Climate Change and Parasitic Disease

The speaker Professor Robert Bergquist

Climate-change is a dubious term as it purports that the climate is set within narrow limits. This might be true for the last few hundred years but at timelines stretching millions of years our world and its climate is more like a rollercoaster with Earth swinging between a snowball state and greenhouse conditions. Even the short term is in doubt with climate-change models challenging public health in the foreseeable future, but one should bear in mind that forecasting suffers from ambiguity even in time-frames as short as the next 30-50 years. Meteorological variables, such as temperature, humidity, water bodies and others, govern the distribution of vector-borne diseases through their combined effect on the survival, movement and reproduction of the vectors. Temperature is also critical for the maturation of parasite developmental stages that grow inside the vector. Indeed, even an increase in the average temperature of one or two degrees before the end of this century, as predicted by the Intergovernmental Panel on Climate Change (IPCC), could completely alter the borderlines of endemic areas.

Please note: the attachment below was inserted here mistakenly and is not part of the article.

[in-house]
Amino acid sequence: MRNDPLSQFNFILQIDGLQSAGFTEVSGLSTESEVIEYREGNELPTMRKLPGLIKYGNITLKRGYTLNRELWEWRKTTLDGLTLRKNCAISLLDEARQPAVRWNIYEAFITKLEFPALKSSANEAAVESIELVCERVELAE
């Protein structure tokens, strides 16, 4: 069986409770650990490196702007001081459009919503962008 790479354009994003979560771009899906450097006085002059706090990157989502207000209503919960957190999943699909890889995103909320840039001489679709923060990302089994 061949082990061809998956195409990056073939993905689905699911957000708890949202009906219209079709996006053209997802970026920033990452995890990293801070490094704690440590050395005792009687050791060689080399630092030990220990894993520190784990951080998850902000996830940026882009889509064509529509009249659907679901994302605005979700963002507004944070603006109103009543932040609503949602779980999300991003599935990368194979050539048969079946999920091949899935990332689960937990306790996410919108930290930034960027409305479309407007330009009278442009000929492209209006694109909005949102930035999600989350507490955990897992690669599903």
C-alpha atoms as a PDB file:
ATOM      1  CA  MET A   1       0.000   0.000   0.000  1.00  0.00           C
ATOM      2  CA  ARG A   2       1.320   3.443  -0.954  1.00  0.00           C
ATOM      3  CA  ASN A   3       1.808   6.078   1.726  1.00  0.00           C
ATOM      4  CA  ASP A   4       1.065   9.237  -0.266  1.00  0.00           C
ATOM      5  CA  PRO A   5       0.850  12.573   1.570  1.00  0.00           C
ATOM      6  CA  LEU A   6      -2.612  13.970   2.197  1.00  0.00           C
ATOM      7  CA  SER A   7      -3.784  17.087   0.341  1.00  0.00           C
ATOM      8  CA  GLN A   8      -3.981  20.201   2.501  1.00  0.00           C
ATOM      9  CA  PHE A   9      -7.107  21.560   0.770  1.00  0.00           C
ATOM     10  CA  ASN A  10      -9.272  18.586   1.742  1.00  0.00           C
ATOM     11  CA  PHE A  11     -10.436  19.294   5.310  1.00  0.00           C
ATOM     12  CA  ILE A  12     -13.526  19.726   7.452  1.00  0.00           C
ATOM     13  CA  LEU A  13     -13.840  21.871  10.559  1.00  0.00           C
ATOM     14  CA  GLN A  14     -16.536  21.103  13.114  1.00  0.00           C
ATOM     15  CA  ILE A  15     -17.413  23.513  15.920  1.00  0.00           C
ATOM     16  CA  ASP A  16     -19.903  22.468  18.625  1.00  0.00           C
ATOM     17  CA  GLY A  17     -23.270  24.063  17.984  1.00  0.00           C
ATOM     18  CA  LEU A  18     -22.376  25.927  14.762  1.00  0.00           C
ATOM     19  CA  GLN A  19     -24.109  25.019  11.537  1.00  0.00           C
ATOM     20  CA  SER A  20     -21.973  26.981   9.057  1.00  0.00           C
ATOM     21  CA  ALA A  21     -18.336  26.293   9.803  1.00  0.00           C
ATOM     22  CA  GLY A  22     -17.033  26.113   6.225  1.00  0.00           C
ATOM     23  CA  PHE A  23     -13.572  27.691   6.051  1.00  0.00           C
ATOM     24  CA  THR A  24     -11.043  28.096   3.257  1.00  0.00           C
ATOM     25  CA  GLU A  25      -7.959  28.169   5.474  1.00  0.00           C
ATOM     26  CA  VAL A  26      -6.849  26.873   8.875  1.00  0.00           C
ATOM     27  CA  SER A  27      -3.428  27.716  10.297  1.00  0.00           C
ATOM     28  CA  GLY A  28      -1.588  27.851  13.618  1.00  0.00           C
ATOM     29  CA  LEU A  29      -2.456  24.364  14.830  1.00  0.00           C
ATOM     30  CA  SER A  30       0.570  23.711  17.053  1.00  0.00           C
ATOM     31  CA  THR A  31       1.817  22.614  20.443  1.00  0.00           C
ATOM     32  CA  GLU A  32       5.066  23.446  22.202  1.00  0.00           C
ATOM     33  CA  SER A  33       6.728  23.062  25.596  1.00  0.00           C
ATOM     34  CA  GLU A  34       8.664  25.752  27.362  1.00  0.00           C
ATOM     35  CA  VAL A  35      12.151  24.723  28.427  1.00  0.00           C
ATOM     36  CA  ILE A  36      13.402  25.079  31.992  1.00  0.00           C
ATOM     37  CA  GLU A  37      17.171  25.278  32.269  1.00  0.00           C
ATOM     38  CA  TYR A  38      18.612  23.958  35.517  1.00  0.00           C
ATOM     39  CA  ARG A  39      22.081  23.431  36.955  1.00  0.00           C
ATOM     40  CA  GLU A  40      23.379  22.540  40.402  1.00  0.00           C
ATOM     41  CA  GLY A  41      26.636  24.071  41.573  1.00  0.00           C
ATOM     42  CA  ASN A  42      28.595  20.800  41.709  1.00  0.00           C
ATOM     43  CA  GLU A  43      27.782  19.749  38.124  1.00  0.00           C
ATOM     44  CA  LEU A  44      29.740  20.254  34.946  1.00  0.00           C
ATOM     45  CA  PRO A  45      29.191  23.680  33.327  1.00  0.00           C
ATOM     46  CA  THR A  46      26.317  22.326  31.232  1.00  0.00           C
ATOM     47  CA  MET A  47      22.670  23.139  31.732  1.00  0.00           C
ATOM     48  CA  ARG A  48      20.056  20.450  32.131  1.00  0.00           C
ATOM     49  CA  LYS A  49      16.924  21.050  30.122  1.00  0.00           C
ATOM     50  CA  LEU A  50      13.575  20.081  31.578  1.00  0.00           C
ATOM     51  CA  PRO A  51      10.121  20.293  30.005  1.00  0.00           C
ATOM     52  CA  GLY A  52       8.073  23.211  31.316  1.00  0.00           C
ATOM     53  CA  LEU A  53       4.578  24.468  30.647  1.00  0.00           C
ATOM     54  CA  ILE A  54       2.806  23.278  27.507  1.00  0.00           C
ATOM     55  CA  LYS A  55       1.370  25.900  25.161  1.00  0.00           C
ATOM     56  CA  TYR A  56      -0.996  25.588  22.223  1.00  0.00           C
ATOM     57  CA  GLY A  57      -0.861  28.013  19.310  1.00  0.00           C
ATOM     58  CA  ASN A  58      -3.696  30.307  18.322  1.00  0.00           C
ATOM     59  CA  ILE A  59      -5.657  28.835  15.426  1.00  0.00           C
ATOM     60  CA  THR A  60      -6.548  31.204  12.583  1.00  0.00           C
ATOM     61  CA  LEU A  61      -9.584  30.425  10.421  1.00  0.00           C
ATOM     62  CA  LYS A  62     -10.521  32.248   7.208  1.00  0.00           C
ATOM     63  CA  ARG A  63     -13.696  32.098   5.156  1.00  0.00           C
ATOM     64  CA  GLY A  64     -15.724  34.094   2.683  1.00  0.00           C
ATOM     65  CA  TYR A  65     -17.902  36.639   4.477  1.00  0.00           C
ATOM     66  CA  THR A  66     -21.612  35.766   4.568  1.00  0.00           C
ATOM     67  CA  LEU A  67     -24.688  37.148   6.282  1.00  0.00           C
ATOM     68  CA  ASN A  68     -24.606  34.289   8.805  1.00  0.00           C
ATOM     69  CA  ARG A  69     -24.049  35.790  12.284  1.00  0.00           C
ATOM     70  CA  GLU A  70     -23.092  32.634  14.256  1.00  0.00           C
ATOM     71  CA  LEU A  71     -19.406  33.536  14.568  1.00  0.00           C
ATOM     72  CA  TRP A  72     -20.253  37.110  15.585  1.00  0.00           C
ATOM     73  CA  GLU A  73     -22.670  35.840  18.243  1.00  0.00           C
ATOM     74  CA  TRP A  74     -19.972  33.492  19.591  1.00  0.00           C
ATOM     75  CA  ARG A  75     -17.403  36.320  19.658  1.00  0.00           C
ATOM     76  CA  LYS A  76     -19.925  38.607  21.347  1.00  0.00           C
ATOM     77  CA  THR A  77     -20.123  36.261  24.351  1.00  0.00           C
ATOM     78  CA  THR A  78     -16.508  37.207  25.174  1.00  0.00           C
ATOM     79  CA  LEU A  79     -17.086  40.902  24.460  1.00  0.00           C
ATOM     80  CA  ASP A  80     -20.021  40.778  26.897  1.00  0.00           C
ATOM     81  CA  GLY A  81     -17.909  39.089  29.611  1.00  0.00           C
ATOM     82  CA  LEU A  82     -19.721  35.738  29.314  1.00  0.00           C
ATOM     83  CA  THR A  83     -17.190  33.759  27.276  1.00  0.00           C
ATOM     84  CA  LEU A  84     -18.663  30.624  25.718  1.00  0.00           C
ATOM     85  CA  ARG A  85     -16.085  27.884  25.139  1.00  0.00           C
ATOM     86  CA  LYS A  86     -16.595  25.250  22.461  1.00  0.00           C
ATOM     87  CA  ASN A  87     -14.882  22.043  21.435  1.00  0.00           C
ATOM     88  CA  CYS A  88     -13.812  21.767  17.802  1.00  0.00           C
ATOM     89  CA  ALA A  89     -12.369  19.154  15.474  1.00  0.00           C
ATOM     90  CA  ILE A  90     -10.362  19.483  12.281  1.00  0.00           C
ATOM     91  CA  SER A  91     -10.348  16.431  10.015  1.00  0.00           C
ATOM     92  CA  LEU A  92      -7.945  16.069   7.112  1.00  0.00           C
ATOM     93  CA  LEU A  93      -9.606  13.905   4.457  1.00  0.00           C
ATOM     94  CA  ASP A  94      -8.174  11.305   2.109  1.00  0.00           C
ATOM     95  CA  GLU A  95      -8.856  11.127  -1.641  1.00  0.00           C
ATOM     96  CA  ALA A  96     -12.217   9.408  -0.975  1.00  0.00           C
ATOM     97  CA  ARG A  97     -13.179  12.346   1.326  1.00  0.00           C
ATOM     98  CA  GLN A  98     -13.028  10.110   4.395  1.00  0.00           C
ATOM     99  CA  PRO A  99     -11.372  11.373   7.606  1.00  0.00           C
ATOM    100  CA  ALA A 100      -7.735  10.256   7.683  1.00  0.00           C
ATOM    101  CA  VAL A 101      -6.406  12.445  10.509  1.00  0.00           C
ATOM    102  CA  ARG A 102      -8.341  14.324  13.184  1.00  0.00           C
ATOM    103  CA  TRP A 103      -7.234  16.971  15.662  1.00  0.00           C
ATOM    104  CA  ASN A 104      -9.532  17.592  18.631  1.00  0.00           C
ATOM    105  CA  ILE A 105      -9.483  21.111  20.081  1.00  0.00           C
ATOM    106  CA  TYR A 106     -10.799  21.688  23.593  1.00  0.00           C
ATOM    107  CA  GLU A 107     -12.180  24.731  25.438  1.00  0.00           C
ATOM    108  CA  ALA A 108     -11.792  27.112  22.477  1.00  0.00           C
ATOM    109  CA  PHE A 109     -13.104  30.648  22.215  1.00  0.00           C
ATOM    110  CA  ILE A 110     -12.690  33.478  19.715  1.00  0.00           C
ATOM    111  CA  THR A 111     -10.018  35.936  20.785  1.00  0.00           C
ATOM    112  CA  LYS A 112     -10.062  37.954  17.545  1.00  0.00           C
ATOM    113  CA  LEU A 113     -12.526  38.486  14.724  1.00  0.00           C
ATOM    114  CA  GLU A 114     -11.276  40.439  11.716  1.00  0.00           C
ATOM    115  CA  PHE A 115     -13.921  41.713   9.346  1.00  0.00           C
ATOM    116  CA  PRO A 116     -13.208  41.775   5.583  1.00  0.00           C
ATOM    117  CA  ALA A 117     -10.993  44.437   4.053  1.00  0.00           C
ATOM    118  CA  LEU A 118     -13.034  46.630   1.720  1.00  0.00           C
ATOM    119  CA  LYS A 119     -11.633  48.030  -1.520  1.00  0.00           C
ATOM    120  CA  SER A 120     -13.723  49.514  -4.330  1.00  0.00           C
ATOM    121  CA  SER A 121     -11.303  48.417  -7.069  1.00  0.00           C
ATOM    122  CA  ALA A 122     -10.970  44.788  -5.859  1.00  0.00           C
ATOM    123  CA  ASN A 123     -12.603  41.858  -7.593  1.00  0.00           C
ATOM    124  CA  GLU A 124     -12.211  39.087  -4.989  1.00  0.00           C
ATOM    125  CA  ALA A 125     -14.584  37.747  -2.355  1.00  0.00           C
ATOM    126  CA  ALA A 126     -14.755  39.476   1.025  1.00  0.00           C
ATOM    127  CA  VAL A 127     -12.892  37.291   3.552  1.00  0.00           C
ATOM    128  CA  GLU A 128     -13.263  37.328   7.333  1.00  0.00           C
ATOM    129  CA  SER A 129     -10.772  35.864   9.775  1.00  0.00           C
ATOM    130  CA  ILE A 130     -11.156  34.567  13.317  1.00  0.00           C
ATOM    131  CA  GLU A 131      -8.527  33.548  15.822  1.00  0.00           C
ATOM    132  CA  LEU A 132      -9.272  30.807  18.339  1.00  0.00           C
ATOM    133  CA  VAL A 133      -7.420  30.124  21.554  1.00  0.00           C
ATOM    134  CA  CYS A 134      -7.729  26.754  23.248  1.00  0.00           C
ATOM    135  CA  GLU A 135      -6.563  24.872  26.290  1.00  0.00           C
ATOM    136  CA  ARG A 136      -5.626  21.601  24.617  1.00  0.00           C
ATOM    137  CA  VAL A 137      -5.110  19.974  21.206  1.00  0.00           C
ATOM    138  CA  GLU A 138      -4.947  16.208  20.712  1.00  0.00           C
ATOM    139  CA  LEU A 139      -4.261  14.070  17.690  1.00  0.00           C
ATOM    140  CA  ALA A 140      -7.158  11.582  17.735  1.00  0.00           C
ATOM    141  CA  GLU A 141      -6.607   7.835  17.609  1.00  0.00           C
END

When contemplating these scenarios, the terms threat, hazard and risk are often used as synonyms. However, there is an important semantic difference, particularly between the former two and risk, which can be mathematically expressed by a formula that shows risk as a function of the hazard and the population at risk. It is important to remember that hazard is strictly potential, while risk is the probability of this hazard actually occurring. It follows that for populations living in areas characterized as endemic, exposure and infection are close to 100%. It should also be remembered that the degree of risk is a dynamic parameter and risk assessments thus also involve a temporal dimension. This will be discussed in relation to vectorborne diseases.

The biggest current worry with respect to climate change is that it might be precipitous rather than gradual and, therefore, strongly resistant to mitigation, demanding a rapid pre-emptive response earlier rather than later. Forecasting should therefore be seen as a project considering various scenarios with different possible endpoints, so models should continuously be updated as needed when new information becomes available. We should be prepared to rapidly modify present strategies accordingly in order to mitigate the risk due to climate-sensitive diseases. At the moment, the most important risks appear to be atmospheric carbon dioxide levels on the one hand and solar activity on the other.